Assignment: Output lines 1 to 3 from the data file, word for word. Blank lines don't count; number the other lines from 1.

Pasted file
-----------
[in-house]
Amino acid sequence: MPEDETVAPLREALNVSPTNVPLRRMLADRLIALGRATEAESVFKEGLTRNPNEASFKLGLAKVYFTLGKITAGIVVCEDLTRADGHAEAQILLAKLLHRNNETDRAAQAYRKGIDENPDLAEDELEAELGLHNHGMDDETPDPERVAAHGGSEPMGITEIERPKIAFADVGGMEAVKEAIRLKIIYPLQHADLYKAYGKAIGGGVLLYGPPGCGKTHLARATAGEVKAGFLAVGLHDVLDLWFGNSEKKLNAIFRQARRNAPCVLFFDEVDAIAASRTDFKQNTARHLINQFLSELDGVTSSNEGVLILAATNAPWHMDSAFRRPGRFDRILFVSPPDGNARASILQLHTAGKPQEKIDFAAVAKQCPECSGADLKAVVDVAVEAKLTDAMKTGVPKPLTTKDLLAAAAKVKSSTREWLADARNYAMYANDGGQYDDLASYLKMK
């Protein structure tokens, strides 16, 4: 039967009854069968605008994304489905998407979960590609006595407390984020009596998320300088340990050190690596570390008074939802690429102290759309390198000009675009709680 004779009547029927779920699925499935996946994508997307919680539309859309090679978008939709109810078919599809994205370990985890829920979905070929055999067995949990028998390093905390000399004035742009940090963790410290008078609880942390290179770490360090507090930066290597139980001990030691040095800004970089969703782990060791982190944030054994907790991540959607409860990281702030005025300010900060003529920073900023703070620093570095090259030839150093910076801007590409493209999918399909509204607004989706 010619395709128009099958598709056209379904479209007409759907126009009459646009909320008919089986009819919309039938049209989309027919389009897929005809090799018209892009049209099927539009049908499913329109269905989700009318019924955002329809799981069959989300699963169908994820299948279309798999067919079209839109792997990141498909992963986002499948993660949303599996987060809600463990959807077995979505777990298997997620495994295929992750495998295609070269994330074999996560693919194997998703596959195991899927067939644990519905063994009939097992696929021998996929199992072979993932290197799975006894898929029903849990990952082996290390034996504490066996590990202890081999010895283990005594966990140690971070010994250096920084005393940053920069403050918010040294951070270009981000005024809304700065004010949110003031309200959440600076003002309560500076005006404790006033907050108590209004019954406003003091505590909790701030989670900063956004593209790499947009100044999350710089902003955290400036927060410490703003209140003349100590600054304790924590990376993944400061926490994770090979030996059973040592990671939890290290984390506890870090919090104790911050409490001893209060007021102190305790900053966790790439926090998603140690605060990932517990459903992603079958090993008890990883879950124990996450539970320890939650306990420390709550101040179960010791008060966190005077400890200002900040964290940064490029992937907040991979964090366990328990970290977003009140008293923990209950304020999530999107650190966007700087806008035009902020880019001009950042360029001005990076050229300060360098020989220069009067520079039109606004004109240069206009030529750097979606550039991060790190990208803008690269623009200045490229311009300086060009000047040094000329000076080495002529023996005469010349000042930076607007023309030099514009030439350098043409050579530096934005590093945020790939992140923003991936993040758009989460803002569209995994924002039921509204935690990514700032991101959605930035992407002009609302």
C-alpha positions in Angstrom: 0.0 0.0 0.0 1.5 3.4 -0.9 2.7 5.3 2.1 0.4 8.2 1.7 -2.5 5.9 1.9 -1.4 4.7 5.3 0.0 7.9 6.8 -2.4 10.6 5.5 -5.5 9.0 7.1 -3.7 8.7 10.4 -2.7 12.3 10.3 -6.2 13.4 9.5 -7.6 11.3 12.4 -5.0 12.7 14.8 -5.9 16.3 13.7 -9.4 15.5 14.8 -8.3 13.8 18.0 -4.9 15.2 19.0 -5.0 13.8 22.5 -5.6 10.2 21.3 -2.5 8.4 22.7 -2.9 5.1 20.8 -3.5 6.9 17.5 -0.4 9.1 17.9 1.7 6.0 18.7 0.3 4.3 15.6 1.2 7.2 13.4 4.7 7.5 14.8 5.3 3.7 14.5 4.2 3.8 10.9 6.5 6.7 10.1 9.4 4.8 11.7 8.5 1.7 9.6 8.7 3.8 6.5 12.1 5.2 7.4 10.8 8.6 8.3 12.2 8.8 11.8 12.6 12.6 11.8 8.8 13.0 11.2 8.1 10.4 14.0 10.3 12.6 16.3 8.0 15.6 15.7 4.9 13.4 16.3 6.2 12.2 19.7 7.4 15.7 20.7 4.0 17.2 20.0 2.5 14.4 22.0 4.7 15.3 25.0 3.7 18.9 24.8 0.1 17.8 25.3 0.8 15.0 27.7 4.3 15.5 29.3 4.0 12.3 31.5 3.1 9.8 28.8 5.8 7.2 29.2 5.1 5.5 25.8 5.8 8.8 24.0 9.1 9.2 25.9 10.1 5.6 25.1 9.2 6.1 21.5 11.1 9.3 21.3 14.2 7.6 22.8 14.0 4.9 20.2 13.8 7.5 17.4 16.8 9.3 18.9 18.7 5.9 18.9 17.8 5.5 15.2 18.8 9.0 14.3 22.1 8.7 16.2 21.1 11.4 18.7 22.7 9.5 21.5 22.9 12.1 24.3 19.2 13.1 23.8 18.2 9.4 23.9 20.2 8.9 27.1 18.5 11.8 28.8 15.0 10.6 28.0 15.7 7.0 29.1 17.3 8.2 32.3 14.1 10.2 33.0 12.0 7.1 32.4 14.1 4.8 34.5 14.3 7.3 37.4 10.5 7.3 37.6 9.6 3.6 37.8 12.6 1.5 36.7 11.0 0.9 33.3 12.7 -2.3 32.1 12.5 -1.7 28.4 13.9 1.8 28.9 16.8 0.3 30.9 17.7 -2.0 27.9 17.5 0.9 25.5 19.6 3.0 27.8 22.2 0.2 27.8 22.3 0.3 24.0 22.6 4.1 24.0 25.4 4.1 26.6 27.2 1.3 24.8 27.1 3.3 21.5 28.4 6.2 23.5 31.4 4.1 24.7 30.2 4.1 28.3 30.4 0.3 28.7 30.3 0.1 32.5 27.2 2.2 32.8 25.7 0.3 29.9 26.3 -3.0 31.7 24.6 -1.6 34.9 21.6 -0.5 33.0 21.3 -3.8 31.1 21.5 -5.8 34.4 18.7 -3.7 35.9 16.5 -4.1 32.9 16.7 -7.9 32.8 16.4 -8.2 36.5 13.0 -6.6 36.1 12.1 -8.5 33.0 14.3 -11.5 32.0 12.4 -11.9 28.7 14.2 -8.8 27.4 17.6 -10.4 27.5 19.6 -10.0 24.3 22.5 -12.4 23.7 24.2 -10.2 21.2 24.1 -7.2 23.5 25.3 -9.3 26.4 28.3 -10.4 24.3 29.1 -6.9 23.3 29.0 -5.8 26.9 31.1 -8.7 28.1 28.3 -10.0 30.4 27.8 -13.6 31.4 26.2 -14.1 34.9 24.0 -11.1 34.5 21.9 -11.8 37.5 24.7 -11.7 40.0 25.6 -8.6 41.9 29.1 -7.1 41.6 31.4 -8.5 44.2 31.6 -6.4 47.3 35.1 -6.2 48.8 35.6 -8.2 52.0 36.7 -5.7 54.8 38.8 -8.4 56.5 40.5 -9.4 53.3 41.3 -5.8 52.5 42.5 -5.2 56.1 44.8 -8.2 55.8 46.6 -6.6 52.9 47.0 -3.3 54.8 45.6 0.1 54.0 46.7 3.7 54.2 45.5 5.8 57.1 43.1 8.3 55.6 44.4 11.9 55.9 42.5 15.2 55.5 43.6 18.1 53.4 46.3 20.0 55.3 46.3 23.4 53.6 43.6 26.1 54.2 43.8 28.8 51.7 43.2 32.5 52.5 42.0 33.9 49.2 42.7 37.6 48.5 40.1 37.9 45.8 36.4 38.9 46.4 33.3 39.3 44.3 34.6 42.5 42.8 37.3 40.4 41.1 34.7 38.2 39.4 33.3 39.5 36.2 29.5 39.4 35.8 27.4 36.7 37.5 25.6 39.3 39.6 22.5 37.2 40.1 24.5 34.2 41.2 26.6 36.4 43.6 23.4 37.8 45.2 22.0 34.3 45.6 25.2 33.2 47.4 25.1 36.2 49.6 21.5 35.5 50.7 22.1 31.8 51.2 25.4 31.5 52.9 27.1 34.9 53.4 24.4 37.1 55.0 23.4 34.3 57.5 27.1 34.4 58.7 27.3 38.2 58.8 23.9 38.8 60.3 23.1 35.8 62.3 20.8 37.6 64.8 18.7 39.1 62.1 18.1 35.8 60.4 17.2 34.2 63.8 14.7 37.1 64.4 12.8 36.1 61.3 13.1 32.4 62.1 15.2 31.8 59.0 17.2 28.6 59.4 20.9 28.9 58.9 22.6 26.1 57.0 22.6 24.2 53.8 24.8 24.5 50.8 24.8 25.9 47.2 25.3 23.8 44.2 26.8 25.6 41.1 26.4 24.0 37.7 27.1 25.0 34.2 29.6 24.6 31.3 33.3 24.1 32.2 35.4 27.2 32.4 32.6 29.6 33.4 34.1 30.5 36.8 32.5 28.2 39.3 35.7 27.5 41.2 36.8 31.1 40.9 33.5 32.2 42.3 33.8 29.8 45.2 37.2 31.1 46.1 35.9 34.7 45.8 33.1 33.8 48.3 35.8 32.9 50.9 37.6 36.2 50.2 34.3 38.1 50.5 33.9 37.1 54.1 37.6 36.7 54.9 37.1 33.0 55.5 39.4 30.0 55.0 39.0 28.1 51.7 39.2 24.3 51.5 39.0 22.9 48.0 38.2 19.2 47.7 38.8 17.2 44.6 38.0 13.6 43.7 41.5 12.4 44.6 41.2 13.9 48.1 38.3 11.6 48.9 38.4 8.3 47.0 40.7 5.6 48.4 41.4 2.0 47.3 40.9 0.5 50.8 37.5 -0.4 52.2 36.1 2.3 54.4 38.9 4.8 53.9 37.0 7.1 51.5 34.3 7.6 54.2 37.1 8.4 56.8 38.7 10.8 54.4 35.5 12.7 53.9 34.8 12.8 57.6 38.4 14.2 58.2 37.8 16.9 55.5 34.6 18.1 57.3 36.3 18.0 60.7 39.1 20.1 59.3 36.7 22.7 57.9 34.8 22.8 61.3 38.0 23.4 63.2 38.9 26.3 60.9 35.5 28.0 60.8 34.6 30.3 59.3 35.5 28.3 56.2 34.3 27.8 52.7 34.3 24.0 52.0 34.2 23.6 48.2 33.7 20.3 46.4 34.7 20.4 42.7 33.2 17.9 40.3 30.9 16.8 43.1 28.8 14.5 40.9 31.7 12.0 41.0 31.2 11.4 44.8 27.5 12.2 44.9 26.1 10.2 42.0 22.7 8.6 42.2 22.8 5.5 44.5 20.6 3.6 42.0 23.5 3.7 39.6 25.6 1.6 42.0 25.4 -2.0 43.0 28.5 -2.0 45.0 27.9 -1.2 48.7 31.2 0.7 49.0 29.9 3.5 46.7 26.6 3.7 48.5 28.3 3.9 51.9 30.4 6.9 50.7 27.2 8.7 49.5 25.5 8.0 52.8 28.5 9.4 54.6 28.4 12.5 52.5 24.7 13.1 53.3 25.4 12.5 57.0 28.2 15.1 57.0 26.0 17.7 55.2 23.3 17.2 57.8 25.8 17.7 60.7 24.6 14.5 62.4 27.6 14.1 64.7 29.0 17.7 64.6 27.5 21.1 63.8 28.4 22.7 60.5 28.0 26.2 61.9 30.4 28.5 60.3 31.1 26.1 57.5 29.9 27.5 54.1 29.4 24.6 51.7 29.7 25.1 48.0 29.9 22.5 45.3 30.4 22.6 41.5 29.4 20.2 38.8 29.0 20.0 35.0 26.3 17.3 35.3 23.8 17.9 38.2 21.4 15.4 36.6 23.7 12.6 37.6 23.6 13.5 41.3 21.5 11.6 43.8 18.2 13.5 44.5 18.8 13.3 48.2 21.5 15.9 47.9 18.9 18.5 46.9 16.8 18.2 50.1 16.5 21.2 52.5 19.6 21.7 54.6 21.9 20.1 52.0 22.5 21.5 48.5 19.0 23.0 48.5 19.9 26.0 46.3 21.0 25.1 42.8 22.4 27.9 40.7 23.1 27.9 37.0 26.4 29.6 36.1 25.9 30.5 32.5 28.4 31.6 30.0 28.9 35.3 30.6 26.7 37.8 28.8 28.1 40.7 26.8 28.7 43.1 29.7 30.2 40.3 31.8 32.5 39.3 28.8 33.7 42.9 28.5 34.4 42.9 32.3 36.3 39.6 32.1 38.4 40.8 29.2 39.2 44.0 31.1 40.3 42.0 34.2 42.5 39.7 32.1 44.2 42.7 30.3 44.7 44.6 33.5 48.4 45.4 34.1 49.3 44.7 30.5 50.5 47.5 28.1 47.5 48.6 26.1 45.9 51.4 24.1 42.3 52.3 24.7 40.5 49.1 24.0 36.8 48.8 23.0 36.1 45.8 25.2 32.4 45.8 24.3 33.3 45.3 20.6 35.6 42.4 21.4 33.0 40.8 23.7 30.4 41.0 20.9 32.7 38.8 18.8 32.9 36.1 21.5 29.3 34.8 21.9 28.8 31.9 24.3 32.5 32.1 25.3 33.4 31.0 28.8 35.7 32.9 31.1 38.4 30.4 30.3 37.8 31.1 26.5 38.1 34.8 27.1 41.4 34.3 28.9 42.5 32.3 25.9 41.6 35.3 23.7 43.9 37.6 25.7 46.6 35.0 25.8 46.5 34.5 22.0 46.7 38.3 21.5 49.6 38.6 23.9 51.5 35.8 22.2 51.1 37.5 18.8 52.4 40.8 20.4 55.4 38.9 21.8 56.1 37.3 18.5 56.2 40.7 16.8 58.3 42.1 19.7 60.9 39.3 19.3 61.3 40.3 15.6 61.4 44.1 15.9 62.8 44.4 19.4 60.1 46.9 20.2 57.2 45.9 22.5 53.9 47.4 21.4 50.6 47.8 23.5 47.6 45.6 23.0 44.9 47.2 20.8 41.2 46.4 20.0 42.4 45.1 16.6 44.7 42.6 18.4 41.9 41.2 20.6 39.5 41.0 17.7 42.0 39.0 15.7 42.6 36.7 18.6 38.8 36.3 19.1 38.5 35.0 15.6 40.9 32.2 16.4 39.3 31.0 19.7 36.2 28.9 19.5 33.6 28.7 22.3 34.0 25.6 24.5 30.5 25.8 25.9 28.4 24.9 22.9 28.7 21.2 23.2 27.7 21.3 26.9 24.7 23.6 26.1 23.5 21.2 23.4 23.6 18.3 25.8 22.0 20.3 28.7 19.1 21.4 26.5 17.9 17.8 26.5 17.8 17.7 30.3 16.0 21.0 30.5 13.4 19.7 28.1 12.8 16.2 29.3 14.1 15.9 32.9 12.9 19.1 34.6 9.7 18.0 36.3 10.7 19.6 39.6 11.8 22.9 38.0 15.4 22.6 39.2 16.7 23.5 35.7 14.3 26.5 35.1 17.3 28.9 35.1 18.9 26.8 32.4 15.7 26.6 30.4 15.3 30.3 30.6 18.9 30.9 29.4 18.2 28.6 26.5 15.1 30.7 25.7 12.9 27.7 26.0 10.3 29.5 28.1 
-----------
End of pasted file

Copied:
[in-house]
Amino acid sequence: MPEDETVAPLREALNVSPTNVPLRRMLADRLIALGRATEAESVFKEGLTRNPNEASFKLGLAKVYFTLGKITAGIVVCEDLTRADGHAEAQILLAKLLHRNNETDRAAQAYRKGIDENPDLAEDELEAELGLHNHGMDDETPDPERVAAHGGSEPMGITEIERPKIAFADVGGMEAVKEAIRLKIIYPLQHADLYKAYGKAIGGGVLLYGPPGCGKTHLARATAGEVKAGFLAVGLHDVLDLWFGNSEKKLNAIFRQARRNAPCVLFFDEVDAIAASRTDFKQNTARHLINQFLSELDGVTSSNEGVLILAATNAPWHMDSAFRRPGRFDRILFVSPPDGNARASILQLHTAGKPQEKIDFAAVAKQCPECSGADLKAVVDVAVEAKLTDAMKTGVPKPLTTKDLLAAAAKVKSSTREWLADARNYAMYANDGGQYDDLASYLKMK
């Protein structure tokens, strides 16, 4: 039967009854069968605008994304489905998407979960590609006595407390984020009596998320300088340990050190690596570390008074939802690429102290759309390198000009675009709680 004779009547029927779920699925499935996946994508997307919680539309859309090679978008939709109810078919599809994205370990985890829920979905070929055999067995949990028998390093905390000399004035742009940090963790410290008078609880942390290179770490360090507090930066290597139980001990030691040095800004970089969703782990060791982190944030054994907790991540959607409860990281702030005025300010900060003529920073900023703070620093570095090259030839150093910076801007590409493209999918399909509204607004989706 010619395709128009099958598709056209379904479209007409759907126009009459646009909320008919089986009819919309039938049209989309027919389009897929005809090799018209892009049209099927539009049908499913329109269905989700009318019924955002329809799981069959989300699963169908994820299948279309798999067919079209839109792997990141498909992963986002499948993660949303599996987060809600463990959807077995979505777990298997997620495994295929992750495998295609070269994330074999996560693919194997998703596959195991899927067939644990519905063994009939097992696929021998996929199992072979993932290197799975006894898929029903849990990952082996290390034996504490066996590990202890081999010895283990005594966990140690971070010994250096920084005393940053920069403050918010040294951070270009981000005024809304700065004010949110003031309200959440600076003002309560500076005006404790006033907050108590209004019954406003003091505590909790701030989670900063956004593209790499947009100044999350710089902003955290400036927060410490703003209140003349100590600054304790924590990376993944400061926490994770090979030996059973040592990671939890290290984390506890870090919090104790911050409490001893209060007021102190305790900053966790790439926090998603140690605060990932517990459903992603079958090993008890990883879950124990996450539970320890939650306990420390709550101040179960010791008060966190005077400890200002900040964290940064490029992937907040991979964090366990328990970290977003009140008293923990209950304020999530999107650190966007700087806008035009902020880019001009950042360029001005990076050229300060360098020989220069009067520079039109606004004109240069206009030529750097979606550039991060790190990208803008690269623009200045490229311009300086060009000047040094000329000076080495002529023996005469010349000042930076607007023309030099514009030439350098043409050579530096934005590093945020790939992140923003991936993040758009989460803002569209995994924002039921509204935690990514700032991101959605930035992407002009609302």